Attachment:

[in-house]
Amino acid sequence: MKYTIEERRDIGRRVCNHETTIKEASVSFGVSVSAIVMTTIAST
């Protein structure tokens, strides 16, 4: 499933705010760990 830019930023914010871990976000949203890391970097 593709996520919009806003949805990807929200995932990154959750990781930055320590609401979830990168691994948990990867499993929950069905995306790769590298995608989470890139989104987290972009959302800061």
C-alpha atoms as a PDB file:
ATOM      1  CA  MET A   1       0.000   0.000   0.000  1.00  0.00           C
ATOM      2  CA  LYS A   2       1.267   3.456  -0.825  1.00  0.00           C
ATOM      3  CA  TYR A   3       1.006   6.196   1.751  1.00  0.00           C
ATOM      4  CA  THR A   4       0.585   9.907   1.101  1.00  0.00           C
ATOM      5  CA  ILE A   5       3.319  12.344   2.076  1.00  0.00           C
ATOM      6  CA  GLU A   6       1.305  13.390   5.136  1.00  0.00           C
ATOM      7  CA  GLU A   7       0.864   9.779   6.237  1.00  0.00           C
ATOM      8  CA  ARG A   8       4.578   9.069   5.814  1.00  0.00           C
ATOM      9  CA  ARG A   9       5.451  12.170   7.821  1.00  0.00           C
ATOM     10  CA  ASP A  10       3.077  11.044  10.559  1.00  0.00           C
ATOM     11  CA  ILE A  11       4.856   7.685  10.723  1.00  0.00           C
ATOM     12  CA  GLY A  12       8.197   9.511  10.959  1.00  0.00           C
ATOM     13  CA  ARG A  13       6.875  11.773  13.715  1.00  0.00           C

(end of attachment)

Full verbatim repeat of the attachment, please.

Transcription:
[in-house]
Amino acid sequence: MKYTIEERRDIGRRVCNHETTIKEASVSFGVSVSAIVMTTIAST
């Protein structure tokens, strides 16, 4: 499933705010760990 830019930023914010871990976000949203890391970097 593709996520919009806003949805990807929200995932990154959750990781930055320590609401979830990168691994948990990867499993929950069905995306790769590298995608989470890139989104987290972009959302800061």
C-alpha atoms as a PDB file:
ATOM      1  CA  MET A   1       0.000   0.000   0.000  1.00  0.00           C
ATOM      2  CA  LYS A   2       1.267   3.456  -0.825  1.00  0.00           C
ATOM      3  CA  TYR A   3       1.006   6.196   1.751  1.00  0.00           C
ATOM      4  CA  THR A   4       0.585   9.907   1.101  1.00  0.00           C
ATOM      5  CA  ILE A   5       3.319  12.344   2.076  1.00  0.00           C
ATOM      6  CA  GLU A   6       1.305  13.390   5.136  1.00  0.00           C
ATOM      7  CA  GLU A   7       0.864   9.779   6.237  1.00  0.00           C
ATOM      8  CA  ARG A   8       4.578   9.069   5.814  1.00  0.00           C
ATOM      9  CA  ARG A   9       5.451  12.170   7.821  1.00  0.00           C
ATOM     10  CA  ASP A  10       3.077  11.044  10.559  1.00  0.00           C
ATOM     11  CA  ILE A  11       4.856   7.685  10.723  1.00  0.00           C
ATOM     12  CA  GLY A  12       8.197   9.511  10.959  1.00  0.00           C
ATOM     13  CA  ARG A  13       6.875  11.773  13.715  1.00  0.00           C